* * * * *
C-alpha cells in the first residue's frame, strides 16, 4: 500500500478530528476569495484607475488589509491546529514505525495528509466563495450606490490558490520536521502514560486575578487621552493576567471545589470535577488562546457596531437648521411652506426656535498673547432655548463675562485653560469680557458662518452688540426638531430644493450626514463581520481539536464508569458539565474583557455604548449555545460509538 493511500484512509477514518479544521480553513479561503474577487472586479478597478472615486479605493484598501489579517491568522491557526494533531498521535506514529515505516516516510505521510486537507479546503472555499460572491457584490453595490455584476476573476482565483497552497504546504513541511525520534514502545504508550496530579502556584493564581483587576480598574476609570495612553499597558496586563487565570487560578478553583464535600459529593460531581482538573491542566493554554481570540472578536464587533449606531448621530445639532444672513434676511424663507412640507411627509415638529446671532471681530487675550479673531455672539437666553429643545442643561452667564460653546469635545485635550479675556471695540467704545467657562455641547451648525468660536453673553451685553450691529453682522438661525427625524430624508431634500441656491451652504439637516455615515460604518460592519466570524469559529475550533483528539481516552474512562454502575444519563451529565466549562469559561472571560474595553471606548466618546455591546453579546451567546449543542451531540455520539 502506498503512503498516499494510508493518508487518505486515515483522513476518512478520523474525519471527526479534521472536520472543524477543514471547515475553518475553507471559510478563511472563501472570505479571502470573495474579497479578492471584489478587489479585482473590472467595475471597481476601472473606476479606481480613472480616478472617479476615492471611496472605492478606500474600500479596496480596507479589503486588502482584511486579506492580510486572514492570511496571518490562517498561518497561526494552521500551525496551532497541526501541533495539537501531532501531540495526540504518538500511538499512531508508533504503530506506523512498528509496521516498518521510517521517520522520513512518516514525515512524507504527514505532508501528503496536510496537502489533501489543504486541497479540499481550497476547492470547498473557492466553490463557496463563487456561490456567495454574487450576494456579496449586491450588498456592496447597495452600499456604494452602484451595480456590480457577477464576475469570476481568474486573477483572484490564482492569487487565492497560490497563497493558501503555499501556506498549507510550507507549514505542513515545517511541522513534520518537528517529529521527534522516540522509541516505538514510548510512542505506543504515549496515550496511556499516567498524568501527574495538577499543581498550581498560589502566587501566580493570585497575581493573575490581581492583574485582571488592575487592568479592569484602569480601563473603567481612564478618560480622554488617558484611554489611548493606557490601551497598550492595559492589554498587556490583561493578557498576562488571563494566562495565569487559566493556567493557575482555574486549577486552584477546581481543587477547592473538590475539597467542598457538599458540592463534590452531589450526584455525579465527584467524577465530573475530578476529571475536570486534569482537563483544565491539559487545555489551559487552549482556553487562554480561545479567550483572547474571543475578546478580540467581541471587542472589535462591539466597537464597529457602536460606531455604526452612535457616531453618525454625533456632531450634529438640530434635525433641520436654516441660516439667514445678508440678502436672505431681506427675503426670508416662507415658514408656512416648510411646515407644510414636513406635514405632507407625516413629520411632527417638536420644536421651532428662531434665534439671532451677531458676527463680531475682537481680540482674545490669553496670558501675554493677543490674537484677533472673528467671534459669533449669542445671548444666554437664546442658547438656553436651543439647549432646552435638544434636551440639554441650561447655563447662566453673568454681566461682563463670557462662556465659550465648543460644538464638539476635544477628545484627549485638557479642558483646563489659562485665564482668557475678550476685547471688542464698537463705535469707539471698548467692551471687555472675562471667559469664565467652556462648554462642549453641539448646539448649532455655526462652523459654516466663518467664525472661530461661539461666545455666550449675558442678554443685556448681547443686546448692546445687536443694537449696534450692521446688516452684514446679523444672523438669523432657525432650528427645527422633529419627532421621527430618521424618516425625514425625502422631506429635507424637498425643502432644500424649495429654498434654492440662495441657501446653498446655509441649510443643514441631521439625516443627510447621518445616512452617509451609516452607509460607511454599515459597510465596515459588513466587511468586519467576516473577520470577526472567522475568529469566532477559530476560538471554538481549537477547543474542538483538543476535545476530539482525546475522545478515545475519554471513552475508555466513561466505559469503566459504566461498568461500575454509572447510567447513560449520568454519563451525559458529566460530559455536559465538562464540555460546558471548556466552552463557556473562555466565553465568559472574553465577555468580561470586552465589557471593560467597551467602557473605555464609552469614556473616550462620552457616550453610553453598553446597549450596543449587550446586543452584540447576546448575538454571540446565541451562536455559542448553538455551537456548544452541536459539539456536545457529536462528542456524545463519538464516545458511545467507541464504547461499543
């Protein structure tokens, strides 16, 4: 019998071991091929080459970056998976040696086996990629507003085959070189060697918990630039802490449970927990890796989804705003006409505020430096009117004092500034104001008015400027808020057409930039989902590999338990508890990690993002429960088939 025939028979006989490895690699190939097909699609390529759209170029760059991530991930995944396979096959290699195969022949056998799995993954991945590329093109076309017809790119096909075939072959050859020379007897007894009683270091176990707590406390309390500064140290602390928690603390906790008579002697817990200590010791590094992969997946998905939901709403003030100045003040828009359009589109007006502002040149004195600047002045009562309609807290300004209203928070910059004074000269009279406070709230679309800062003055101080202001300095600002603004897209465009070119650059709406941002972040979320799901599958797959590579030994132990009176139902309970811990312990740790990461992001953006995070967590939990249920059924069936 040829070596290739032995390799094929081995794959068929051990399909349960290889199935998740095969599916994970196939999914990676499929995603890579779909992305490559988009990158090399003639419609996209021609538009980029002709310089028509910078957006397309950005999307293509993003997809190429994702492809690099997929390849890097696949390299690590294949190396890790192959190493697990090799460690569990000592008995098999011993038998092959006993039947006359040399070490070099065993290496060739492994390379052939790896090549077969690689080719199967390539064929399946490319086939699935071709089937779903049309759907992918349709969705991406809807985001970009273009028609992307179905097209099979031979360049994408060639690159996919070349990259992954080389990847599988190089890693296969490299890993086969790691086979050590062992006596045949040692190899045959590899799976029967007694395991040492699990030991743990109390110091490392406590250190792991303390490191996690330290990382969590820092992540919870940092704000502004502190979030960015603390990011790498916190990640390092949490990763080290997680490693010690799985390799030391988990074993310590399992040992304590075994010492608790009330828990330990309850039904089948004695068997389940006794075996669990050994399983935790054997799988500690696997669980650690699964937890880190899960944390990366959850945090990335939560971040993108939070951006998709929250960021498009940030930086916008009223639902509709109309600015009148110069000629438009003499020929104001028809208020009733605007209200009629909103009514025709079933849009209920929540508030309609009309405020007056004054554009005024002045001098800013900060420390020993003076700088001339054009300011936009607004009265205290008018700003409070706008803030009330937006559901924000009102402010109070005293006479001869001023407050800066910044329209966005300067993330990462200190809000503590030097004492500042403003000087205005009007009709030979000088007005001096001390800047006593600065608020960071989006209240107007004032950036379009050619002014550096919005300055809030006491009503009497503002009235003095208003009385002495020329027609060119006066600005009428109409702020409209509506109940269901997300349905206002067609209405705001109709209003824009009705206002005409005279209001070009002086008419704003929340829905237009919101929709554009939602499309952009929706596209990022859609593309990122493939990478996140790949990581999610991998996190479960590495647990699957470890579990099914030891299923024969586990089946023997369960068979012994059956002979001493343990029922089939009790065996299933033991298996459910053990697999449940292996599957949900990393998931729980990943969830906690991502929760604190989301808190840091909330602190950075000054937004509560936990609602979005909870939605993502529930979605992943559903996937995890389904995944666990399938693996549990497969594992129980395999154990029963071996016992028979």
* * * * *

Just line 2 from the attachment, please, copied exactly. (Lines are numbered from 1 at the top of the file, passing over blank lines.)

């Protein structure tokens, strides 16, 4: 019998071991091929080459970056998976040696086996990629507003085959070189060697918990630039802490449970927990890796989804705003006409505020430096009117004092500034104001008015400027808020057409930039989902590999338990508890990690993002429960088939 025939028979006989490895690699190939097909699609390529759209170029760059991530991930995944396979096959290699195969022949056998799995993954991945590329093109076309017809790119096909075939072959050859020379007897007894009683270091176990707590406390309390500064140290602390928690603390906790008579002697817990200590010791590094992969997946998905939901709403003030100045003040828009359009589109007006502002040149004195600047002045009562309609807290300004209203928070910059004074000269009279406070709230679309800062003055101080202001300095600002603004897209465009070119650059709406941002972040979320799901599958797959590579030994132990009176139902309970811990312990740790990461992001953006995070967590939990249920059924069936 040829070596290739032995390799094929081995794959068929051990399909349960290889199935998740095969599916994970196939999914990676499929995603890579779909992305490559988009990158090399003639419609996209021609538009980029002709310089028509910078957006397309950005999307293509993003997809190429994702492809690099997929390849890097696949390299690590294949190396890790192959190493697990090799460690569990000592008995098999011993038998092959006993039947006359040399070490070099065993290496060739492994390379052939790896090549077969690689080719199967390539064929399946490319086939699935071709089937779903049309759907992918349709969705991406809807985001970009273009028609992307179905097209099979031979360049994408060639690159996919070349990259992954080389990847599988190089890693296969490299890993086969790691086979050590062992006596045949040692190899045959590899799976029967007694395991040492699990030991743990109390110091490392406590250190792991303390490191996690330290990382969590820092992540919870940092704000502004502190979030960015603390990011790498916190990640390092949490990763080290997680490693010690799985390799030391988990074993310590399992040992304590075994010492608790009330828990330990309850039904089948004695068997389940006794075996669990050994399983935790054997799988500690696997669980650690699964937890880190899960944390990366959850945090990335939560971040993108939070951006998709929250960021498009940030930086916008009223639902509709109309600015009148110069000629438009003499020929104001028809208020009733605007209200009629909103009514025709079933849009209920929540508030309609009309405020007056004054554009005024002045001098800013900060420390020993003076700088001339054009300011936009607004009265205290008018700003409070706008803030009330937006559901924000009102402010109070005293006479001869001023407050800066910044329209966005300067993330990462200190809000503590030097004492500042403003000087205005009007009709030979000088007005001096001390800047006593600065608020960071989006209240107007004032950036379009050619002014550096919005300055809030006491009503009497503002009235003095208003009385002495020329027609060119006066600005009428109409702020409209509506109940269901997300349905206002067609209405705001109709209003824009009705206002005409005279209001070009002086008419704003929340829905237009919101929709554009939602499309952009929706596209990022859609593309990122493939990478996140790949990581999610991998996190479960590495647990699957470890579990099914030891299923024969586990089946023997369960068979012994059956002979001493343990029922089939009790065996299933033991298996459910053990697999449940292996599957949900990393998931729980990943969830906690991502929760604190989301808190840091909330602190950075000054937004509560936990609602979005909870939605993502529930979605992943559903996937995890389904995944666990399938693996549990497969594992129980395999154990029963071996016992028979």